I don’t intend to continue banging the “I told you so” drum on this.  There’s almost six years of analysis on intel reform in the archives of this blog, which in turn build upon a century each of organizational scholarship and solid reporting on the origins and evolution of the intel community.  There are a handful of articles in the last month alone that describe the turf wars between DNI and CIA in Washington and abroad, as well as a pile of archives stretching back to the summer of 2004.  For those who remain unconvinced about the hot mess the new arrangement has created, there’s little more I can offer.

Intelligence reform was taken up in the early part of this benighted decade to address a failure to connect dots and staggering deficiencies in coordination and cooperation, the two fundamental concerns of organization theory.  The urgency of a nation newly returned to war combined with the momentum of aligned political will should have brought forth an intel community with (internally) clear accountability, budget authority, processes, lines of authority, resource availability, methods of cooperation, etc.  The fact that we read about this in major newspapers indicates that that has not happened, and is almost certainly not in the process of happening.

We are at the inception of a fresh new round of political posturing about “connecting dots” and “chatter in the system”.  Another young punk with some shadowy connections tried to bring down a plane, much like the hapless Richard Reid a handful of years before him.  Absent a total ban on luggage of any sort and duct-taping passengers naked to their chairs, this will almost certainly happen again.  This would be a good opportunity to put the nature and extent of the threat in context, perhaps moving from the blunt-force approach of war to the precision approaches of solid international law enforcement.  Alas, the conversation will almost certainly be driven by loud voices spending yet another fortune on yet another doomed run at intel reform–we love our sound and fury, but we seem unable to remember what they signify.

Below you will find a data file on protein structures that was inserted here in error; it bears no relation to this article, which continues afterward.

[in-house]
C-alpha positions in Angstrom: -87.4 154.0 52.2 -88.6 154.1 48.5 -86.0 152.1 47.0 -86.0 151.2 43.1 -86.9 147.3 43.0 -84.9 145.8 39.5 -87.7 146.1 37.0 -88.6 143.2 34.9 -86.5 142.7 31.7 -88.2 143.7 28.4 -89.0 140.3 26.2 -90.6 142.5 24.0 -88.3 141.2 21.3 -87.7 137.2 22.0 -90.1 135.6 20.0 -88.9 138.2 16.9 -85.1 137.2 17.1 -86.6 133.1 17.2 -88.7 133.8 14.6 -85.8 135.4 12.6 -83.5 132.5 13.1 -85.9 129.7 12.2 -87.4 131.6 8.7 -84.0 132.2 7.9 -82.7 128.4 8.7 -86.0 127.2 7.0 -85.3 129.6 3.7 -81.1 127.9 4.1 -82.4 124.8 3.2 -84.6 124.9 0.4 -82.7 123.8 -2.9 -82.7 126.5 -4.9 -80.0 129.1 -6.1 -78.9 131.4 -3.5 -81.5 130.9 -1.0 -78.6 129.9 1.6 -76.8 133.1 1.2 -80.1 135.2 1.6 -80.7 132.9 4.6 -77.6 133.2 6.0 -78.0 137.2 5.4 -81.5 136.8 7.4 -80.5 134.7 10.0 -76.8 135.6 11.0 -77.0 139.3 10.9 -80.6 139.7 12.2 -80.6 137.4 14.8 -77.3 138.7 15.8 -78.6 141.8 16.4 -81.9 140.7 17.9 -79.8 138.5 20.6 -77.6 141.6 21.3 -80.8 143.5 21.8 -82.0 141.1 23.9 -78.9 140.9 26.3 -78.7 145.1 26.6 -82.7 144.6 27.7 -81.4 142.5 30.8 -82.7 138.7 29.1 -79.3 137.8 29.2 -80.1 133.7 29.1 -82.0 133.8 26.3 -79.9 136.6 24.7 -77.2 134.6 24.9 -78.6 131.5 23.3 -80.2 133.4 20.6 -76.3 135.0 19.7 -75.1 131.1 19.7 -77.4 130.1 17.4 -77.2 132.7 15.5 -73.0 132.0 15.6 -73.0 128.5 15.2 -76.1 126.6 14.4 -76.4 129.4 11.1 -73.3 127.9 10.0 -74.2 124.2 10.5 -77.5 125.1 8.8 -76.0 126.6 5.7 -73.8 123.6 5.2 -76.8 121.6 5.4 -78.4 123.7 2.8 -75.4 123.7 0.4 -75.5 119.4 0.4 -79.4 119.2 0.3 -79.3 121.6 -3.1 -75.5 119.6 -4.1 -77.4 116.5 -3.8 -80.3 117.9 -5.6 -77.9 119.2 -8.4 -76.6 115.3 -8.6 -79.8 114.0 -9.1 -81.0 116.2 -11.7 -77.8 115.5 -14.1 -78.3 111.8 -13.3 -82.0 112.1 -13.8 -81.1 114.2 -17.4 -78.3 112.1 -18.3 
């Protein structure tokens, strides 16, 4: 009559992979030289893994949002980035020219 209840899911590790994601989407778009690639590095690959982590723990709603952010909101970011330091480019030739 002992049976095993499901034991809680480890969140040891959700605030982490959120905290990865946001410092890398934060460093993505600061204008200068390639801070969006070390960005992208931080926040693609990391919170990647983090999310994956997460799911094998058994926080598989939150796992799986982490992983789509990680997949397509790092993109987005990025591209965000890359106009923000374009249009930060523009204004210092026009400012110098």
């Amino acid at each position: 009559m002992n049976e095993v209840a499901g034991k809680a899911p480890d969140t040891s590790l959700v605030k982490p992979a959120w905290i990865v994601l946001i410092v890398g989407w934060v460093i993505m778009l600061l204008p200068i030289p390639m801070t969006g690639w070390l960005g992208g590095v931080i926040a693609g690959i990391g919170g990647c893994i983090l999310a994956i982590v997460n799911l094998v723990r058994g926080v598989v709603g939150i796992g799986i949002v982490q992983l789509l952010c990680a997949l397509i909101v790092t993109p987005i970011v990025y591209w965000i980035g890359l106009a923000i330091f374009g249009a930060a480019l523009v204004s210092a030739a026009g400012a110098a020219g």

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Week in Public Organizations, 15Jun2009

brownandblueworld2

Federal culture change, evidence-based medicine, GOP policing the GOP, secrecy in the administration, auto-immune warfare, spy vs. spy, vetting at the State Dept., and fast Finns.  These were some of the stories in the organizational realm last week:

Feds to attempt culture change at GM
Evidence-based medicine succeeds in Green Bay
GOP investigates BoA, ML deal
Obama administration presses for secrecy
Terrorism labeled “auto-immune warfare”
DNI, DCIA in turf squabble
State to review vetting procedures
Finns make rules for racing

DNI, DCIA in turf squabble

I’m not an I-told-you-so kind of guy, but

On May 19, Dennis C. Blair, the director of national intelligence, sent a classified memorandum announcing that his office would use its authority to select the top American spy in each country overseas.

One day later, Leon E. Panetta, the director of the Central Intelligence Agency, sent a dispatch of his own. Ignore Mr. Blair’s message, Mr. Panetta wrote to agency employees; the C.I.A. was still in charge overseas, a role that C.I.A. station chiefs had jealously guarded for decades.

The dispute has posed an early test for both spymasters, with Gen. James L. Jones, the national security adviser, now trying to negotiate a truce. The behind-the-scenes battle shows the intensity of struggles continuing between intelligence agencies whose roles were left ill defined after a structural overhaul in 2004 that was intended to harness greater cooperation and put an end to internecine fights.

Although I am having trouble finding the post, this was something I took a pass at in 2004, soon after Porter Goss took on CIA.  My assessment at the time was that there would be turf squabbles due to CIA’s original mandate as the intelligence agency and the fact that the 16 agencies in the Intelligence Community–most of which sit within the Pentagon–control their own budgets.